I agree that eating good beans somewhat frequently and only adding salt or sodium-containing ingredients after the beans are fully cooked and tender is important.

                                    Epazote is a nice addition as well.

                                    1. g
                                      GoalieJeff RE: josephsm Mar 28, 2008 07:36 AM

                                      I guess just cooking them properly . Wife makes a pinto bean , sage salt , and salt pork dish that is fantastic . She says her great grandmother used to make it . Have never really had any kind of gas problem related to beans , anyway . It think its ( groan ) overblown .

                                      1. k
                                        kayleeusa RE: josephsm Mar 25, 2009 01:40 PM

                                        Another method of reducing the gas from beans is to drop a whole peeled potato into the beans at the beginning of cooking. Leave it in until just before serving. DON'T EAT THE POTATO. I do this whenever I cook beans and everyone who has eaten beans I've cooked are surprised that they don't get gas, or the few people who do develop gas report that it is much less of a problem. It really does work.

                                         
                                        6 Replies
                                        1. re: kayleeusa
                                          Cloudjuice RE: kayleeusa Jan 15, 2010 06:39 PM

                                          The peeled potato is what I have always used myself, but I was under the impression it was a southern thing. It's always worked in my family, it's been what we've done since my great grandmother. Another perk to the potato is that the starch seems to help thicken up the "soup" the beans are cooking in too. I'll even add 2 of them in a larger pot to keep the starch up. But I do have to stress the point: DO NOT EAT THE POTATO!!!
                                          I learned my lesson about this as a child when I ate the potato after a dare from my older brother. I was miserable, just take my word for it. lol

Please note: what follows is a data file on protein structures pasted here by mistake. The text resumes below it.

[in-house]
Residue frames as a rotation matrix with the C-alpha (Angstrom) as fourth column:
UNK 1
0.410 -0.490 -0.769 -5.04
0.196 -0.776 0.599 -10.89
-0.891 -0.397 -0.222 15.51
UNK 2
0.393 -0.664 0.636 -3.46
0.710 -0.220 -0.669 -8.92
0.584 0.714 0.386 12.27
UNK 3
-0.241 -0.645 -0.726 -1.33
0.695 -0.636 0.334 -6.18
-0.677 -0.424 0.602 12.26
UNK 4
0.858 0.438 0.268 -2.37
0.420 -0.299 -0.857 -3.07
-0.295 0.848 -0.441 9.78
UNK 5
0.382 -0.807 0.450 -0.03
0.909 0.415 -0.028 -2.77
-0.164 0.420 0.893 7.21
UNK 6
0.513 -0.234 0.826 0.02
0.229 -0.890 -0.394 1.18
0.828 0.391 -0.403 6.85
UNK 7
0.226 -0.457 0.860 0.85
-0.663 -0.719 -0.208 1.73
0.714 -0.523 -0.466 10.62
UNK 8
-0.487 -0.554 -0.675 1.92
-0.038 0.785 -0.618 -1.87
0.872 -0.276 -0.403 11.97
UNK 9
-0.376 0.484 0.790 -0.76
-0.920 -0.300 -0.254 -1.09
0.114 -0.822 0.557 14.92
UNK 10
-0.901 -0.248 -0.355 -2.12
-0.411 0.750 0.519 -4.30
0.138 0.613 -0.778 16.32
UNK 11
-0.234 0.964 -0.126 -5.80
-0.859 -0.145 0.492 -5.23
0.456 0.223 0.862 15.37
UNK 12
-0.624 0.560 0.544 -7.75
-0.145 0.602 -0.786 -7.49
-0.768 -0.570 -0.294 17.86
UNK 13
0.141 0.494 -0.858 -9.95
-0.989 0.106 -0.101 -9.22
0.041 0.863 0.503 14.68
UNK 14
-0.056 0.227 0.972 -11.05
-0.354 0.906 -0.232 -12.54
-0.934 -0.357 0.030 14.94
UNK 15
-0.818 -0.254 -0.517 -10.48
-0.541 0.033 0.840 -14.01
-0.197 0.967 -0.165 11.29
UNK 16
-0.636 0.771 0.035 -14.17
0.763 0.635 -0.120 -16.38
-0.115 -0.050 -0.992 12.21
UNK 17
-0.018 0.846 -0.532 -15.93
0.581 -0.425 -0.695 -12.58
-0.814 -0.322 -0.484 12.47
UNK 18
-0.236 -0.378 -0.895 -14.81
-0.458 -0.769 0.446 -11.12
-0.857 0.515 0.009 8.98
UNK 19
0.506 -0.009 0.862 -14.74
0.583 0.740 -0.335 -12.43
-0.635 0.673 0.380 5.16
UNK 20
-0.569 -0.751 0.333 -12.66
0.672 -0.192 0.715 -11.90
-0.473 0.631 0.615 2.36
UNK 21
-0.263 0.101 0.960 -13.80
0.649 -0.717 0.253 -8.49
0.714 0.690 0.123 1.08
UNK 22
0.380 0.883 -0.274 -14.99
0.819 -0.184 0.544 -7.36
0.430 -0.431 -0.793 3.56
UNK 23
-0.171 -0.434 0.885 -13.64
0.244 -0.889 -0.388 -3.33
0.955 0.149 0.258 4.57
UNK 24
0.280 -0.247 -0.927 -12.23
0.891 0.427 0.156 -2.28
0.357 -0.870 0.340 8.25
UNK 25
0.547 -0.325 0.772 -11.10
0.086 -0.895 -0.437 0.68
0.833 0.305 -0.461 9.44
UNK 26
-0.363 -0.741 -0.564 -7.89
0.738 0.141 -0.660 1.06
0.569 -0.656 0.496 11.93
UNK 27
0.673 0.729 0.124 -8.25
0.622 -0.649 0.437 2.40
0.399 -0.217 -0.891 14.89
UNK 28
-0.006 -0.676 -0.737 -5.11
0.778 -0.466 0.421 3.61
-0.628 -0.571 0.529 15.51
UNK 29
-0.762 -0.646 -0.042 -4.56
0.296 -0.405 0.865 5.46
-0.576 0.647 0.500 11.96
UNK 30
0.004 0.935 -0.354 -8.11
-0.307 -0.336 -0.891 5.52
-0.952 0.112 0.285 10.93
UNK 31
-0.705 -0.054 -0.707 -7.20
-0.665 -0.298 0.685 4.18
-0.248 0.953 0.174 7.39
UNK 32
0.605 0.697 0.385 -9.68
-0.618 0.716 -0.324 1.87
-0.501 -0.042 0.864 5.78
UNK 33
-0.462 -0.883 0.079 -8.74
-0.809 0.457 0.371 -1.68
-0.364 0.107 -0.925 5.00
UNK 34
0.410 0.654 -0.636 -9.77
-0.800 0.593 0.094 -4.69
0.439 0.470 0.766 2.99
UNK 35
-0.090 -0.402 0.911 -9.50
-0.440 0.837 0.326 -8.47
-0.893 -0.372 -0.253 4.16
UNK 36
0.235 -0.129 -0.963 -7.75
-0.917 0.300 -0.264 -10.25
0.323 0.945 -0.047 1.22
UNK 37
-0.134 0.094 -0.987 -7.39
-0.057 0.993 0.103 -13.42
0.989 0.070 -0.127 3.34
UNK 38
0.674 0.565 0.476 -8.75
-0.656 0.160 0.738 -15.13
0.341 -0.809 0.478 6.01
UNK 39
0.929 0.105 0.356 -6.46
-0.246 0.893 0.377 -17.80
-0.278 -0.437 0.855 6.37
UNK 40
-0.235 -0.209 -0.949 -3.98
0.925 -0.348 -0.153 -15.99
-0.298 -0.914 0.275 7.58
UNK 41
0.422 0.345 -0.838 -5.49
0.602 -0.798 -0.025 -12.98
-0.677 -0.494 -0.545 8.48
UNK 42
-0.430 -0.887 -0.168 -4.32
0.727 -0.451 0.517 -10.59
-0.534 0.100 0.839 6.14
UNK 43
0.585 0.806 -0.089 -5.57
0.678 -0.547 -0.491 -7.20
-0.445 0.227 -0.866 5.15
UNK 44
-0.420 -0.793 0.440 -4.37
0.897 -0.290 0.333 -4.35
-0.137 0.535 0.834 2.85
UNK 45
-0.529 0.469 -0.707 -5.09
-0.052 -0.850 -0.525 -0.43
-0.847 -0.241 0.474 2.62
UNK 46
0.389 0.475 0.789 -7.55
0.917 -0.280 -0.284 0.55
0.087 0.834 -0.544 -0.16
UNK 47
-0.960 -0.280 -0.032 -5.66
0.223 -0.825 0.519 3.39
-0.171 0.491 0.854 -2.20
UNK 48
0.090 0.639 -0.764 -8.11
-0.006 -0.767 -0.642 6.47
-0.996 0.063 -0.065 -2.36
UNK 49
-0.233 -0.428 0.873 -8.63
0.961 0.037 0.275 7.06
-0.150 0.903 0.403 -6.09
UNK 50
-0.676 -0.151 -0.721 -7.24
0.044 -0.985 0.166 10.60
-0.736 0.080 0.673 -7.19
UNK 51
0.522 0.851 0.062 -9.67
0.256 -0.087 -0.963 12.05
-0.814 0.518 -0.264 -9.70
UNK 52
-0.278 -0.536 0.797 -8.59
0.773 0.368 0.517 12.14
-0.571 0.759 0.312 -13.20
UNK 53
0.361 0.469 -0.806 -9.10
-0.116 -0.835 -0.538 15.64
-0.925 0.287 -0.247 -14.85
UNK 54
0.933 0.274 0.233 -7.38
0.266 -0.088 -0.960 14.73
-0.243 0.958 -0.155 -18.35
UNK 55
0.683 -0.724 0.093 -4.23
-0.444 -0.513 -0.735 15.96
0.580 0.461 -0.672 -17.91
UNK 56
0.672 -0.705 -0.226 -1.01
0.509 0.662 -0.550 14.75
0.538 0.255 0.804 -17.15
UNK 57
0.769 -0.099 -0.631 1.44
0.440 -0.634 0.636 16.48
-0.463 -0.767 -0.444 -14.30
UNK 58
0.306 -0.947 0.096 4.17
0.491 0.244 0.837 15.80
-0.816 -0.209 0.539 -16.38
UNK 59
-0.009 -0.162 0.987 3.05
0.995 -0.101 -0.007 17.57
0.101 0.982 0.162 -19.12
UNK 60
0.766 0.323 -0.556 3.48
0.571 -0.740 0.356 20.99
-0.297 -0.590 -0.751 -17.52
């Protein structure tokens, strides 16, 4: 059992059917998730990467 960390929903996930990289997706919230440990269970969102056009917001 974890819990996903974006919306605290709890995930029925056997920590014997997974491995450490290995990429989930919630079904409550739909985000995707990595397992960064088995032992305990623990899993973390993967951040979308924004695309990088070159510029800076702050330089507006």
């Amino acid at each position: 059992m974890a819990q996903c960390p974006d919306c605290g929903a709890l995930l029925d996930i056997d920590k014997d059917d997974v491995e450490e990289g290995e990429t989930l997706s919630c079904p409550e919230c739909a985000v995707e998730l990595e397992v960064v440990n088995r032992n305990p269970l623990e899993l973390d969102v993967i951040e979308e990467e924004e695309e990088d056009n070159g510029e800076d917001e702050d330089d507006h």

1. re: Cloudjuice
                                            alkapal RE: Cloudjuice Jan 15, 2010 10:35 PM

                                            the implication here is that the potato absorbs the gas-creating compounds, so that eating it gives one all the gassiness of the whole pot of beans?

                                            1. re: alkapal
                                              FoodFuser RE: alkapal Jan 16, 2010 03:03 AM

                                              Gimme that tater loaded with flatulating oligosaccharides. I'm doing a party for kids where the "pull my finger" joke gets a lot of mileage.

                                              As to OP: folks, Beano works , because it quite simply supplies a mycologically fermented digestive enzyme that our digestive systems do not produce. Sad, but true.... our DNA simply does not code for the enzyme that Beano supplies. As our planet moves more inevitably towards a bean/grain diet, the developers at Beano will receive the Nobel prize in terms of reduction of methane greenhouse gas production.

                                              In the interim vis a vis the Nobel... bring on the beans.... and pull my finger.

                                              1. re: FoodFuser
                                                yakitat jack RE: FoodFuser Jan 16, 2010 10:00 PM

                                                Ever try using a bean ladder. its a wooden spoon with the handle split and rungs added. put the bean ladder in the pot and the little flatvlences will climb out. Does a better job than the old wife's tail of using spuds. on the serious side just cook them till are good and soft. It is the hard bean that gives you gas. Another little known fact is that a raw bean is posisonous just like green potato peels.

                                            2. re: Cloudjuice
                                              Mawrter RE: Cloudjuice Jan 16, 2010 07:14 PM

                                              Very interesting! So does it matter whether yous use a waxy potato versus a Russet?

                                            3. re: kayleeusa
                                              EWSflash RE: kayleeusa Jan 17, 2010 07:14 AM

                                              Some day you should have somebody eat the potato and see what happens. I'm curious.

                                            4. a
                                              AllTexas RE: josephsm Jun 16, 2013 04:02 PM

                                              I use the baking soda in the soaking water and also do what my mom used to do. She put ginger in the soaking water also.
                                              A teaspoon of each per 1lb of beans. This to me does make the beans a bit more gentle.